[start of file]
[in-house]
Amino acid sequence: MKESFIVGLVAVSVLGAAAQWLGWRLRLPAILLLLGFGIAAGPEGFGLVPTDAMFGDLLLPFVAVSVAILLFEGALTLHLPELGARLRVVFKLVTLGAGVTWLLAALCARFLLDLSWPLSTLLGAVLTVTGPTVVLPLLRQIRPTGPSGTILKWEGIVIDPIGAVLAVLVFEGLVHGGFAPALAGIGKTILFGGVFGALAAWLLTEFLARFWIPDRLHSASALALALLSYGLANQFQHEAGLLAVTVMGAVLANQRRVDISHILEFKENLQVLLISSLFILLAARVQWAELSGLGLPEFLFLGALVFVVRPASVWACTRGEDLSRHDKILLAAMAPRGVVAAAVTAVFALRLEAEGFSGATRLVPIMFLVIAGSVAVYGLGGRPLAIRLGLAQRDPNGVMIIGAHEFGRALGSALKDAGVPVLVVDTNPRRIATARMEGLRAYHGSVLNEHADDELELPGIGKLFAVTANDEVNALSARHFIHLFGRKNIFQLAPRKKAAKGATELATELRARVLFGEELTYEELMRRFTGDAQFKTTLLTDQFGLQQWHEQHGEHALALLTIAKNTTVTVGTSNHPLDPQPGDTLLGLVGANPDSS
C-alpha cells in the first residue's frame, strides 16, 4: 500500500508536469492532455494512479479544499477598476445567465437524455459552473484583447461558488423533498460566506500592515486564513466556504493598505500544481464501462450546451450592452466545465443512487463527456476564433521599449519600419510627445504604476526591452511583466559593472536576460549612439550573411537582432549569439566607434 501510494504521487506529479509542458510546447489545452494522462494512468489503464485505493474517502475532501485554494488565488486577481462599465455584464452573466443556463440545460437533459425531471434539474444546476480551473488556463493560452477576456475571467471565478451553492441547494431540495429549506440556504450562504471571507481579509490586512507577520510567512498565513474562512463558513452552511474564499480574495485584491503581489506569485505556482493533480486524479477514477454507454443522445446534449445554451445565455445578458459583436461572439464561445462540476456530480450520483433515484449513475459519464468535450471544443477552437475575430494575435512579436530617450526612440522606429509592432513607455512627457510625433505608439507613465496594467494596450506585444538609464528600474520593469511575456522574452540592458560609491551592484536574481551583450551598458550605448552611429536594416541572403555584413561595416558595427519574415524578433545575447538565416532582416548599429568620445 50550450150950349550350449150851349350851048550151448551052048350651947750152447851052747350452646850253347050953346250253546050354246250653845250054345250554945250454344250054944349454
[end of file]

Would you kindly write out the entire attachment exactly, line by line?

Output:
[in-house]
Amino acid sequence: MKESFIVGLVAVSVLGAAAQWLGWRLRLPAILLLLGFGIAAGPEGFGLVPTDAMFGDLLLPFVAVSVAILLFEGALTLHLPELGARLRVVFKLVTLGAGVTWLLAALCARFLLDLSWPLSTLLGAVLTVTGPTVVLPLLRQIRPTGPSGTILKWEGIVIDPIGAVLAVLVFEGLVHGGFAPALAGIGKTILFGGVFGALAAWLLTEFLARFWIPDRLHSASALALALLSYGLANQFQHEAGLLAVTVMGAVLANQRRVDISHILEFKENLQVLLISSLFILLAARVQWAELSGLGLPEFLFLGALVFVVRPASVWACTRGEDLSRHDKILLAAMAPRGVVAAAVTAVFALRLEAEGFSGATRLVPIMFLVIAGSVAVYGLGGRPLAIRLGLAQRDPNGVMIIGAHEFGRALGSALKDAGVPVLVVDTNPRRIATARMEGLRAYHGSVLNEHADDELELPGIGKLFAVTANDEVNALSARHFIHLFGRKNIFQLAPRKKAAKGATELATELRARVLFGEELTYEELMRRFTGDAQFKTTLLTDQFGLQQWHEQHGEHALALLTIAKNTTVTVGTSNHPLDPQPGDTLLGLVGANPDSS
C-alpha cells in the first residue's frame, strides 16, 4: 500500500508536469492532455494512479479544499477598476445567465437524455459552473484583447461558488423533498460566506500592515486564513466556504493598505500544481464501462450546451450592452466545465443512487463527456476564433521599449519600419510627445504604476526591452511583466559593472536576460549612439550573411537582432549569439566607434 501510494504521487506529479509542458510546447489545452494522462494512468489503464485505493474517502475532501485554494488565488486577481462599465455584464452573466443556463440545460437533459425531471434539474444546476480551473488556463493560452477576456475571467471565478451553492441547494431540495429549506440556504450562504471571507481579509490586512507577520510567512498565513474562512463558513452552511474564499480574495485584491503581489506569485505556482493533480486524479477514477454507454443522445446534449445554451445565455445578458459583436461572439464561445462540476456530480450520483433515484449513475459519464468535450471544443477552437475575430494575435512579436530617450526612440522606429509592432513607455512627457510625433505608439507613465496594467494596450506585444538609464528600474520593469511575456522574452540592458560609491551592484536574481551583450551598458550605448552611429536594416541572403555584413561595416558595427519574415524578433545575447538565416532582416548599429568620445 50550450150950349550350449150851349350851048550151448551052048350651947750152447851052747350452646850253347050953346250253546050354246250653845250054345250554945250454344250054944349454